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Tech Questions Answered in CC's What's Your Problem?

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Brake Basics
Mark Miller, via CarCraft.com: I have a '70 Camaro and I am looking for a brake upgrade, specifically calipers using factory stock or junkyard parts. I already read the 12-inch article and I don't want to change my spindles. I've looked at aftermarket rotors and will probably use them, but aftermarket calipers seem very expensive. Are there any factory-caliper upgrades that will bolt to my stock spindles? Any help will be appreciated for a small budget. Thanks

Jeff Smith:
Since you're on a budget, Mark, then let's keep this simple, easy, and low-buck. My recommendation would be to retain the stock calipers and 11-inch rotors. These pieces are sufficient to adequately stop a 3,600-pound Camaro given the right components. The single-piston floating caliper is not ideal (pistons on both sides of the caliper are a better, but more expensive, solution). The first key is a quality pair of rotors. Raybestos offers not only a stock replacement rotor, but also a Brute Stop drilled rotor that we found for under $100 each on a Web site called rockauto.com. Or, Summit Racing offers a pair of slotted Stainless Steel Brakes rotors and pads for $189.95 (PN A2350001). Keep in mind that high-performance rotors tend to use a harder iron and are more durable than replacement rotors. The plan is to use the stock calipers but upgrade the pads. There are a bazillion pads (the industry standard reference for this pad is D52) for your Camaro from Performance Friction (PN 0052.20), Hawk (Stainless Steel Brakes' choice), Wilwood Polymatrix "D" (15D-4334KK) or "A" (15A-5737K) pads, SBS Pro Touring pads from Baer, or any one of dozens of other pad manufacturers. Porterfield (porterfield-brakes.com) is a source for most of these pads and can offer guidance in choosing the best kind.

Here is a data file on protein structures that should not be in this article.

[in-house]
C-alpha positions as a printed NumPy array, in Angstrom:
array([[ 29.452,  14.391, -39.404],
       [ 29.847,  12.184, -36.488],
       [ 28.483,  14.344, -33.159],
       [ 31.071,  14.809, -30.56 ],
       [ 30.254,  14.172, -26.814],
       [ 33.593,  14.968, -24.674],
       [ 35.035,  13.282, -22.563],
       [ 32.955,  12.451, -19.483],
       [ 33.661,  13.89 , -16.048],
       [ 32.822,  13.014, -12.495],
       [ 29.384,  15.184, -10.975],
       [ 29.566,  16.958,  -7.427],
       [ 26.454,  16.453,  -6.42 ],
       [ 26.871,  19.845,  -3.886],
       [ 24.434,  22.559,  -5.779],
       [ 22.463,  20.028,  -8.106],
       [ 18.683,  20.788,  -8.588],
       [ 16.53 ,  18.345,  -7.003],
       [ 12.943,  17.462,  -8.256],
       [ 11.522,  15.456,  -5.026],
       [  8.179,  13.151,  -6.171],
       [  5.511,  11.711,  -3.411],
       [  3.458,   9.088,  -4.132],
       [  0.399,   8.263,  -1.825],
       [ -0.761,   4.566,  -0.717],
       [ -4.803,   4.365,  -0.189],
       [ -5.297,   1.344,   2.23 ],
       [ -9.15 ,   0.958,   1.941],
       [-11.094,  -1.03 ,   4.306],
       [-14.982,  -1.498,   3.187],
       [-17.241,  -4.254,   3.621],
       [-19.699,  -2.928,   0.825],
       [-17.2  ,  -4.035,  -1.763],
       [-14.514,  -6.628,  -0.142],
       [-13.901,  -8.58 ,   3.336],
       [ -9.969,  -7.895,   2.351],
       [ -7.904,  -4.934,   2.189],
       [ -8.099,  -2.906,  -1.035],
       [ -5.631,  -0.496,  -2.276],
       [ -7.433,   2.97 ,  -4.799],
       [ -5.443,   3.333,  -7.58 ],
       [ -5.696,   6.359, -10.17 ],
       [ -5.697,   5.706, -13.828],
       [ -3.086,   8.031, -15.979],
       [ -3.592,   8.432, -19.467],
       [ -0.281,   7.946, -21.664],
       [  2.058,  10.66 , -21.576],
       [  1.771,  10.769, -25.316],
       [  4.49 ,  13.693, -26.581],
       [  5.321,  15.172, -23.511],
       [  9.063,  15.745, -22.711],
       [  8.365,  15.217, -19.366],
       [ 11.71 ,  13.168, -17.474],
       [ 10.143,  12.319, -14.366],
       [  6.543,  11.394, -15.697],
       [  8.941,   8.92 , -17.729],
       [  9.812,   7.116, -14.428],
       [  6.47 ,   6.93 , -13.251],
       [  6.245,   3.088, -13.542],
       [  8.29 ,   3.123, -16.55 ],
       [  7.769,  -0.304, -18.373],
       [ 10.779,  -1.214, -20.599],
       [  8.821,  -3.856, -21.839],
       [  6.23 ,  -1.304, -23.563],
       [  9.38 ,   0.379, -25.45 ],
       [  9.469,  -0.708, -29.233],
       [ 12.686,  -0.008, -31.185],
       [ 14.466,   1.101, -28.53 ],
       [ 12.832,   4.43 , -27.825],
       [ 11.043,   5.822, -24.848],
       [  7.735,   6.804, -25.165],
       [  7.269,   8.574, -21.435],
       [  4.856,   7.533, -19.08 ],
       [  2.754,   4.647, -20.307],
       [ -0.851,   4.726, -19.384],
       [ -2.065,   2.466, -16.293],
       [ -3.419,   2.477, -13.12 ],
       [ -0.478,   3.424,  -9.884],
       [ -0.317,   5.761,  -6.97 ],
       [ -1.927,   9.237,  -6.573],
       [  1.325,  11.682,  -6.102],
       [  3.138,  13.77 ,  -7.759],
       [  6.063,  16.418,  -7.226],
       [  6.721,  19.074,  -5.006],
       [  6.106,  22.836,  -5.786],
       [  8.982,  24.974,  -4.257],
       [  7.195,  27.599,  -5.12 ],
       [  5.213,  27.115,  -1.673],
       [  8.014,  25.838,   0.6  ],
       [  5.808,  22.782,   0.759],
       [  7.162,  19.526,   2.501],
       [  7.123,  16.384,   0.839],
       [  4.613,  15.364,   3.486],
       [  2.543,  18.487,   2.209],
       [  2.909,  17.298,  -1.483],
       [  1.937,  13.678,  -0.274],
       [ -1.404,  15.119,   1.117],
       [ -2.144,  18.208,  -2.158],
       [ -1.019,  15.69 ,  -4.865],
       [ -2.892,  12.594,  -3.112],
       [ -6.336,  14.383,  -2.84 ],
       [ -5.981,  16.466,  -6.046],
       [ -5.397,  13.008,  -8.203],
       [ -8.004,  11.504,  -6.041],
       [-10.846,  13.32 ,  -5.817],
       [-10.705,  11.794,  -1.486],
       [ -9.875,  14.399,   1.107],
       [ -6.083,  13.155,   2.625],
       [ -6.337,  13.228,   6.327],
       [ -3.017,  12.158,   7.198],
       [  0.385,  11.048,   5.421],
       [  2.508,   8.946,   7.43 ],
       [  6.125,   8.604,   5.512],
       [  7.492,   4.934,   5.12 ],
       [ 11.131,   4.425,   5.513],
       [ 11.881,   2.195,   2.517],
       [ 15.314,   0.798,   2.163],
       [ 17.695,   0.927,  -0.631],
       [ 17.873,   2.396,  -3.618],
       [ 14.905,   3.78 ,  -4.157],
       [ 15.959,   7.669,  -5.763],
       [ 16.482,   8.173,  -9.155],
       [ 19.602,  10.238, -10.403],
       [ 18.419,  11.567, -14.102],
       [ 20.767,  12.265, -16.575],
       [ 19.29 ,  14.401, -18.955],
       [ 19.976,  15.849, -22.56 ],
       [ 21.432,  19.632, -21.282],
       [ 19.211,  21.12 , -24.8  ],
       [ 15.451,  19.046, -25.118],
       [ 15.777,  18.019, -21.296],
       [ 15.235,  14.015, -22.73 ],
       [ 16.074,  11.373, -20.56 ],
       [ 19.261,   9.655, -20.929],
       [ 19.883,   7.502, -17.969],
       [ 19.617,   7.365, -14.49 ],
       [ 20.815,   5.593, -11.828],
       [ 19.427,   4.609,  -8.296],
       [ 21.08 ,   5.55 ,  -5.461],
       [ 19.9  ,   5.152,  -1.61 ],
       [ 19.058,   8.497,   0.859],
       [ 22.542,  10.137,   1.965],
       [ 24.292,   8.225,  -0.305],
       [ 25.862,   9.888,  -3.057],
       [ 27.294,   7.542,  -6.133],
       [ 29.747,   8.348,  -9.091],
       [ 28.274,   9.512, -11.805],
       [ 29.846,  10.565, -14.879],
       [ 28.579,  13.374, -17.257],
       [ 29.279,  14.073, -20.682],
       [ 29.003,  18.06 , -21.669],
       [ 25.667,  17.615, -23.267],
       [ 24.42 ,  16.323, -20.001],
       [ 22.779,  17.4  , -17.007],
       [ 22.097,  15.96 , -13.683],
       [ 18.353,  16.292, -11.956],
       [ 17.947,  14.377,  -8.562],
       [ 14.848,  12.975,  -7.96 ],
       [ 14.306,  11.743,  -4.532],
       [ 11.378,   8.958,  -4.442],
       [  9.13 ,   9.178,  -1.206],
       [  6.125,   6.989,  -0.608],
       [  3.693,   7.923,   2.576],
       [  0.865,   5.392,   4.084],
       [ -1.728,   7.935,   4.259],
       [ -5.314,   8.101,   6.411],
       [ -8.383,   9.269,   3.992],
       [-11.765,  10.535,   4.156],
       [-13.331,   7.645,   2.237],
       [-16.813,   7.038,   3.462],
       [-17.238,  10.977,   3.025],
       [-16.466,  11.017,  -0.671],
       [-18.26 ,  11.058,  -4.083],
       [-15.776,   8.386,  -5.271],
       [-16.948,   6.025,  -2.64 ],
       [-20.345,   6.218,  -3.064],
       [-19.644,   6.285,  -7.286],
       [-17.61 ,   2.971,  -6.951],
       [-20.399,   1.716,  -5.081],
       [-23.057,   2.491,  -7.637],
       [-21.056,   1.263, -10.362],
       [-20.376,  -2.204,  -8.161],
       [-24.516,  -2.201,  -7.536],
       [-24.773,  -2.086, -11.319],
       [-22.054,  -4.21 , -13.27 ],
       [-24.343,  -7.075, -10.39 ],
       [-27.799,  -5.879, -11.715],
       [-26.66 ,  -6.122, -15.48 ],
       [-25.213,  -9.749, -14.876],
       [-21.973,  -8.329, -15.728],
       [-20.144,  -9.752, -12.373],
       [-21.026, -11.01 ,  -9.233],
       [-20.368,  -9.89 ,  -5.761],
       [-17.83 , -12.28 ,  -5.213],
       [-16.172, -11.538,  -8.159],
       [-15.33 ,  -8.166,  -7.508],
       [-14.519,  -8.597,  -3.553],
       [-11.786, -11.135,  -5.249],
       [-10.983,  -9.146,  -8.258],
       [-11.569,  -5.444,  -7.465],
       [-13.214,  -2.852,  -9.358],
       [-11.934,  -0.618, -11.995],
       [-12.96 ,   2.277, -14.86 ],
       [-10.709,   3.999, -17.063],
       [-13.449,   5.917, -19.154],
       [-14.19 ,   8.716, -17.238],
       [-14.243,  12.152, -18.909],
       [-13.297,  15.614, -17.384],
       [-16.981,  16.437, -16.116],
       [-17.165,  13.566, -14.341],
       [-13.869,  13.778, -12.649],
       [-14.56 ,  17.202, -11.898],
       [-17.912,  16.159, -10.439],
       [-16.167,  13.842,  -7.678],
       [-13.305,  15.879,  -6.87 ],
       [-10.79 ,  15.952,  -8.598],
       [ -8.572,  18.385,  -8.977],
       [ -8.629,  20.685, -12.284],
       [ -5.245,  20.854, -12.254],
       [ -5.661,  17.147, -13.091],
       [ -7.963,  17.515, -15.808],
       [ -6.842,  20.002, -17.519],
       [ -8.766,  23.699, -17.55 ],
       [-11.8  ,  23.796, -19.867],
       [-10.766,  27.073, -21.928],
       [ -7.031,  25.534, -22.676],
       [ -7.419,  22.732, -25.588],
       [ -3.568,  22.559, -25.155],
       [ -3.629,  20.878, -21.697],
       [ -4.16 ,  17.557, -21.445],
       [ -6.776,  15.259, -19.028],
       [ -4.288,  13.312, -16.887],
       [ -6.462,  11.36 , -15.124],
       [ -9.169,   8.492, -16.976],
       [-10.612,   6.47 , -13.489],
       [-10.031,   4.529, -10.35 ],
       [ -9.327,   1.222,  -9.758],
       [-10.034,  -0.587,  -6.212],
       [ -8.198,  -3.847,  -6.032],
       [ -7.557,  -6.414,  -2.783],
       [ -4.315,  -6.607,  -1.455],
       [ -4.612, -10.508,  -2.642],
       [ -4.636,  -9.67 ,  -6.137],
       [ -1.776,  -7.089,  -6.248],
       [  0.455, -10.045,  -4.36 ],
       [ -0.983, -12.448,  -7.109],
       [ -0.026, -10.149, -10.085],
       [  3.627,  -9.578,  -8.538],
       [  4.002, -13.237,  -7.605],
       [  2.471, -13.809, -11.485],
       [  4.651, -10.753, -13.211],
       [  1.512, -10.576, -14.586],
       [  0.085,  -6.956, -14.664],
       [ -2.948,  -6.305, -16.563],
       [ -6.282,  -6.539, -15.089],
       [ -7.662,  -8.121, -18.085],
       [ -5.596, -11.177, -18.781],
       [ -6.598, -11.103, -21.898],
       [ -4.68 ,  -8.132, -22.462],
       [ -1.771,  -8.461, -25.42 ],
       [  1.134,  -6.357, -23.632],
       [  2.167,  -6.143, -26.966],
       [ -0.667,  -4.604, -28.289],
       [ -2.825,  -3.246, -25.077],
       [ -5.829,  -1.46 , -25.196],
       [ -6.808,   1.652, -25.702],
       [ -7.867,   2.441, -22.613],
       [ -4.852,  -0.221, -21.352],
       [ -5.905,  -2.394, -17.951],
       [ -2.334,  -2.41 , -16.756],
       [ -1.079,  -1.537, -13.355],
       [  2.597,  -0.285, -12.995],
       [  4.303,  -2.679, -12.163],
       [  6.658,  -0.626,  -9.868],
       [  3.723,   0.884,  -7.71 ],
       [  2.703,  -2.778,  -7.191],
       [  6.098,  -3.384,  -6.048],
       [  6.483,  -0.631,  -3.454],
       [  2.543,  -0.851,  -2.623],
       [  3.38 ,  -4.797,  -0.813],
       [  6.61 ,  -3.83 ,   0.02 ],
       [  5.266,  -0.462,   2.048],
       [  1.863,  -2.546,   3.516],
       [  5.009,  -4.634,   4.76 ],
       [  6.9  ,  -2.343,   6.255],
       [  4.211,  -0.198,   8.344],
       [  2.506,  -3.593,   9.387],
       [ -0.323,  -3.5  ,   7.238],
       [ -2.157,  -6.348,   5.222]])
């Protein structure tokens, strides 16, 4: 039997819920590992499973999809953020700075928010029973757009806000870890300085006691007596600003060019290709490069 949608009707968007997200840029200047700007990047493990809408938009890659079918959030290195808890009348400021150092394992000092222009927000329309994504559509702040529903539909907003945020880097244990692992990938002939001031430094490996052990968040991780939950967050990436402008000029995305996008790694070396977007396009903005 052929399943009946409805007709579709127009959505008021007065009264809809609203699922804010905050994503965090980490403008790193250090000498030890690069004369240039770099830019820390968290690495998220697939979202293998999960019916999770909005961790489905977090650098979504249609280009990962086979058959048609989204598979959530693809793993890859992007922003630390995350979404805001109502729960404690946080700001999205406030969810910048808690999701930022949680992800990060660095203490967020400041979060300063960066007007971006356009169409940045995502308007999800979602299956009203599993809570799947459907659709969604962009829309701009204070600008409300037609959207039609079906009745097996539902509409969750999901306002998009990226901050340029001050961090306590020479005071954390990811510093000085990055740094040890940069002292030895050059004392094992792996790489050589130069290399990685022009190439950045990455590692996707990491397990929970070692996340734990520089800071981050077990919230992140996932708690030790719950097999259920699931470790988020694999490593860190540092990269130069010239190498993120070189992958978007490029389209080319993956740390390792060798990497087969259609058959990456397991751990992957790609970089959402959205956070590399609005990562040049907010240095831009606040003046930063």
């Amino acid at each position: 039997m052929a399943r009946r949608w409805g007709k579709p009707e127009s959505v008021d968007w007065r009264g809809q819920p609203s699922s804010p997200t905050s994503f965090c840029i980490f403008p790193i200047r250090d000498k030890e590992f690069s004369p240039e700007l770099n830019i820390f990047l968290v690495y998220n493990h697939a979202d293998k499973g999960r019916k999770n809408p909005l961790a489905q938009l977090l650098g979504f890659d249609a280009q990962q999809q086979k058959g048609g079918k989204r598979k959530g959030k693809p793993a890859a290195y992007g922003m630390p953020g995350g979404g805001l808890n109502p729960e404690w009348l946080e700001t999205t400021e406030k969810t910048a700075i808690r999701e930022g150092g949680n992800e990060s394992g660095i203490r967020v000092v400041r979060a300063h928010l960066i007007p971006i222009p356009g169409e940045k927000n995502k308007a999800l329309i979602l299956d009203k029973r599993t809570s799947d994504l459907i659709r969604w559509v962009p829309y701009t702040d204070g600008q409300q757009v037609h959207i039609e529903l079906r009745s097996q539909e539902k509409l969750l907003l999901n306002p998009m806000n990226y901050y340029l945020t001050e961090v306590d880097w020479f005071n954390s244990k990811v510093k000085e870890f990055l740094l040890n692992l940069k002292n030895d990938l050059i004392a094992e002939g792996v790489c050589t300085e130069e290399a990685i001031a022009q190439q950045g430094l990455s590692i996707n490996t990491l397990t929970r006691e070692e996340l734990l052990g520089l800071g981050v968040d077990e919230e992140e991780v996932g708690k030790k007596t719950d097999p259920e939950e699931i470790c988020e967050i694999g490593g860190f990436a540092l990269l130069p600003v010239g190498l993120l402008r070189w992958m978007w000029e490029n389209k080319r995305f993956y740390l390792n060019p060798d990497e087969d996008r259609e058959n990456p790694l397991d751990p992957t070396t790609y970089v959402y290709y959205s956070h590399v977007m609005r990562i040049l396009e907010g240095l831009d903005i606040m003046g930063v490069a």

Next, invest in all three braided-steel brake lines from either Russell (PN 692080, $71.88 at summitracing.com) or Earl's HyperFirm lines (PN 28A210ERL, $69.95 at summitracing.com) to firm up your brake pedal by reducing hose expansion. Buy a quart of quality brake fluid and completely purge your old fluid when replacing the lines. You should also update the rear drum brakes as well. We recommend eliminating the factory brake bias valve and installing an adjustable brake proportioning valve to allow you to custom tune the pressure to the rear brakes. Wilwood offers a great valve (PN 260-8419, $39.99, summitracing.com). Be sure to spend time "bedding-in" the brakes by following the manufacturer's recommendation and then enjoy your newfound brake performance.

One crucial point we've learned through hundreds of 60-to-0 and 100-to-0 brake tests is that high-quality front tires will make a huge improvement in stopping distance. It's all about footprint and traction, just like with drag slicks for acceleration. You can upgrade to monster Trans-Am-style brakes, but if your front tires are junk, the brake torque you can put to the ground will be minimal.

Shift Fix
James Feeley, Bend, OR: I'm in the process of installing a late-model overdrive automatic trans in an older Chevy pickup. The trans is a 4L80-E from a late '90s Suburban, and the truck it's going into is a '71 C10 pickup. I have the aftermarket controller for the trans and the harness, and I had the driveshaft modified appropriately, but I can't seem to get the shift linkage to work. I want to retain the stock column shifter even though it wasn't designed to control four forward gears. I know the indicator won't be accurate, but what can I do with the linkage to get it to smoothly shift the 4L80? Currently it's really hard to shift and feels like it's binding-do I need to visit a fabricator?

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